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In PHP5, what is the difference between using const and static? When is each appropriate? And what role does public, protected and private play - if any.

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5 Answers 5

up vote 76 down vote accepted

In the context of a class, static variables are on the class scope (not the object) scope, but unlike a const, their values can be changed.

class ClassName {
    static $my_var = 10;  /* defaults to public unless otherwise specified */
    const MY_CONST = 5;
}
echo ClassName::$my_var;   // returns 10
echo ClassName::MY_CONST;  // returns 5
ClassName::$my_var = 20;   // now equals 20
ClassName::MY_CONST = 20;  // error! won't work.

Public, protected, and private are irrelevant in terms of consts (which are always public); they are only useful for class variables, including static variable.

  • public static variables can be accessed anywhere via ClassName::$variable.
  • protected static variables can be accessed by the defining class or extending classes via ClassName::$variable.
  • private static variables can be accessed only by the defining class via ClassName::$variable.
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9  
I prefer to use self::$variable for protected static and private static variables since I prefer to keep the class name mentioned only once within itself which is at the very beginning of the class. –  Lukman Nov 6 '09 at 16:08
1  
Yes, good point, I neglected to mention that the self keyword can be used if referencing from within the class itself. The examples I provided above were performed outside the class definition, in which case the class name must be used. –  Matt Huggins Nov 6 '09 at 16:50
    
Great answer, very close to accepting. Could you please clarify one point: "Public, protected, and private are irrelevant in terms of consts" - Why? Are consts by default all public? all private? –  Chris Jacob Nov 8 '09 at 22:24
1  
does a static var not need a $ ? static $my_var = 10; in the definition –  DanFromGermany Jun 5 '13 at 12:28

One last point that should be made is that a const is always static and public. This means that you can access the const from within the class like so:

class MyClass
{
     const MYCONST = true;
     public function test()
     {
          echo self::MYCONST;
     }
}

From outside the class you would access it like this:

echo MyClass::MYCONST;
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is that declaration true? that "const is always static and public" ? –  apil.tamang Jan 14 at 22:47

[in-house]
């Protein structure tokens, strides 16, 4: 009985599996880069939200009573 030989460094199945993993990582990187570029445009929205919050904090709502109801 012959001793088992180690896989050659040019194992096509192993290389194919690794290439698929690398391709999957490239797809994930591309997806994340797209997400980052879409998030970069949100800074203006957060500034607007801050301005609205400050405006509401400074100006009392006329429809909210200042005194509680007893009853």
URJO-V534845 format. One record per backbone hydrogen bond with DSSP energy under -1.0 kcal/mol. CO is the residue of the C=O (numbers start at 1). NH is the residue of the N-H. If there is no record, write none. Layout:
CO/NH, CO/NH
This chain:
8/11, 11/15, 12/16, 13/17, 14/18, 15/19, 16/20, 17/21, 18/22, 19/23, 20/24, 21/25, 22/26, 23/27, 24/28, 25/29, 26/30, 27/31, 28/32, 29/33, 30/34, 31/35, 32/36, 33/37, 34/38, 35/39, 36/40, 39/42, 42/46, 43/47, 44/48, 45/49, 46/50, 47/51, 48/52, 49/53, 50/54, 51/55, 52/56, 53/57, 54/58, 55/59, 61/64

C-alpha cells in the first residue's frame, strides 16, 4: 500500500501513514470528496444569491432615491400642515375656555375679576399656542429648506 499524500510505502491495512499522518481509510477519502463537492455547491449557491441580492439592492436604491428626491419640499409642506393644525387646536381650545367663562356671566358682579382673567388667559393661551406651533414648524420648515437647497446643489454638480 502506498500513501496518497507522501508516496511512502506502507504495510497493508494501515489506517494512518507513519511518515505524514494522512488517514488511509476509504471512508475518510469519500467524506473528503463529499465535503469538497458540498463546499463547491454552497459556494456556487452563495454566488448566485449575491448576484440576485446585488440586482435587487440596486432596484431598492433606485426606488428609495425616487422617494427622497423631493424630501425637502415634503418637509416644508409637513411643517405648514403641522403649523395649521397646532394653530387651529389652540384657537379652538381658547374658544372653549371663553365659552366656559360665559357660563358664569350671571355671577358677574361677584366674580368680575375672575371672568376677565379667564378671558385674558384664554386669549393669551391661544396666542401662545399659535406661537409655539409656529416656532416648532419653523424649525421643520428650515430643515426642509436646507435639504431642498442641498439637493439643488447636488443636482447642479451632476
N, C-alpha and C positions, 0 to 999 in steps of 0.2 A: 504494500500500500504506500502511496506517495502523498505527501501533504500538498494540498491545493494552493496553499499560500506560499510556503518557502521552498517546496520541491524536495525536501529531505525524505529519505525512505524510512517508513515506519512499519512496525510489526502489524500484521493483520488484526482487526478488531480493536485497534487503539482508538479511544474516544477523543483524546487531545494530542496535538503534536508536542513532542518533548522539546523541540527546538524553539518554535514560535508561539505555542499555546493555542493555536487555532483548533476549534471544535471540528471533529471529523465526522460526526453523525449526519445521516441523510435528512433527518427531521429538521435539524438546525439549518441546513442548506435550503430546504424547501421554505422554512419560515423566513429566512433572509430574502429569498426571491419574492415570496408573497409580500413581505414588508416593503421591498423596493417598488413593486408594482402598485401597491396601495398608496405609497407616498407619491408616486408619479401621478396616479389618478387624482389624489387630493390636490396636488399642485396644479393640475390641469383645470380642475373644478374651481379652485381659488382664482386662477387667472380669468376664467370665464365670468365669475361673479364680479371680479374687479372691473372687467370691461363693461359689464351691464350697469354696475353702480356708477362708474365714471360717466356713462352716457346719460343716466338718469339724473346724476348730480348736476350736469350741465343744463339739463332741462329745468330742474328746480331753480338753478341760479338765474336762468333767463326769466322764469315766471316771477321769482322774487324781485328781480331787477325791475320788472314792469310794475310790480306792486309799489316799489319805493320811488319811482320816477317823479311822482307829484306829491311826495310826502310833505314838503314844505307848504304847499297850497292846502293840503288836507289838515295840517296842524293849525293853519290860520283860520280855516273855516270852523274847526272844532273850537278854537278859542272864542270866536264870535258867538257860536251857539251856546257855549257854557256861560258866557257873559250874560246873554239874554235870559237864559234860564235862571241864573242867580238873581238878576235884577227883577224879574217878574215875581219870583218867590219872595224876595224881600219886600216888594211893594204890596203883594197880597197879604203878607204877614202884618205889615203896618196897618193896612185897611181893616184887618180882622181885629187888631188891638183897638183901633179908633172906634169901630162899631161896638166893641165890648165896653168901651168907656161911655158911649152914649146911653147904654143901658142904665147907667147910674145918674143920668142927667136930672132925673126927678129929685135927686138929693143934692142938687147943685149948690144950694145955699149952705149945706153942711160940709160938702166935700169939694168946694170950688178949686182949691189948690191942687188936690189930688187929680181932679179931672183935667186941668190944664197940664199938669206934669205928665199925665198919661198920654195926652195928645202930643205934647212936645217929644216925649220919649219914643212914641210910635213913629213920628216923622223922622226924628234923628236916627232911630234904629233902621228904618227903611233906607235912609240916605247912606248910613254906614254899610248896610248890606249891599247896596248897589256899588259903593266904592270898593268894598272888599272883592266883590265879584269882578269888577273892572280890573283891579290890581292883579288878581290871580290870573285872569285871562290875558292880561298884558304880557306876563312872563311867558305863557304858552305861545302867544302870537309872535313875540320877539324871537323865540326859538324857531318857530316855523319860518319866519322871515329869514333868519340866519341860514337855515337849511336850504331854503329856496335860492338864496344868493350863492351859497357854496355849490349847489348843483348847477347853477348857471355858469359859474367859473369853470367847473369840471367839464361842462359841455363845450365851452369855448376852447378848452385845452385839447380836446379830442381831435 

Constant is just a constant, i.e. you can't change its value after declaring.

Static variable is accessible without making an instance of a class and therefore shared between all the instances of a class.

Also, there can be a static local variable in a function that is declared only once (on the first execution of a function) and can store its value between function calls, example:

function foo()
{
   static numCalls = 0;
   numCalss++;
   print("this function has been executed " . numCalls . " times");
}
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Declaring a class method or property as statis makes them accessible without needing an instantiation of the class.

A class constant is just like a normal constant, it cannot be changed at runtime. This is also the only reason you will ever use const for.

Private, public and protected are access modifiers that describes who can access which parameter/method.

Public means that all other objects gets access. Private means that only the instantiated class gets access. Protected that the instantiated class and derived classes gets access.

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So to recap on @Matt great answer:

  • in most situations you will need a Private/Protected Static property so constants are not an option.

  • if the property you need is meant to be publicly available but not changed, the a constant is the the proper choice.

Example:

class User{
    private static $PASSWORD_SALT = "ASD!@~#asd1";
    ...
}

class Product{
    const INTEREST = 0.10;
    ...
}
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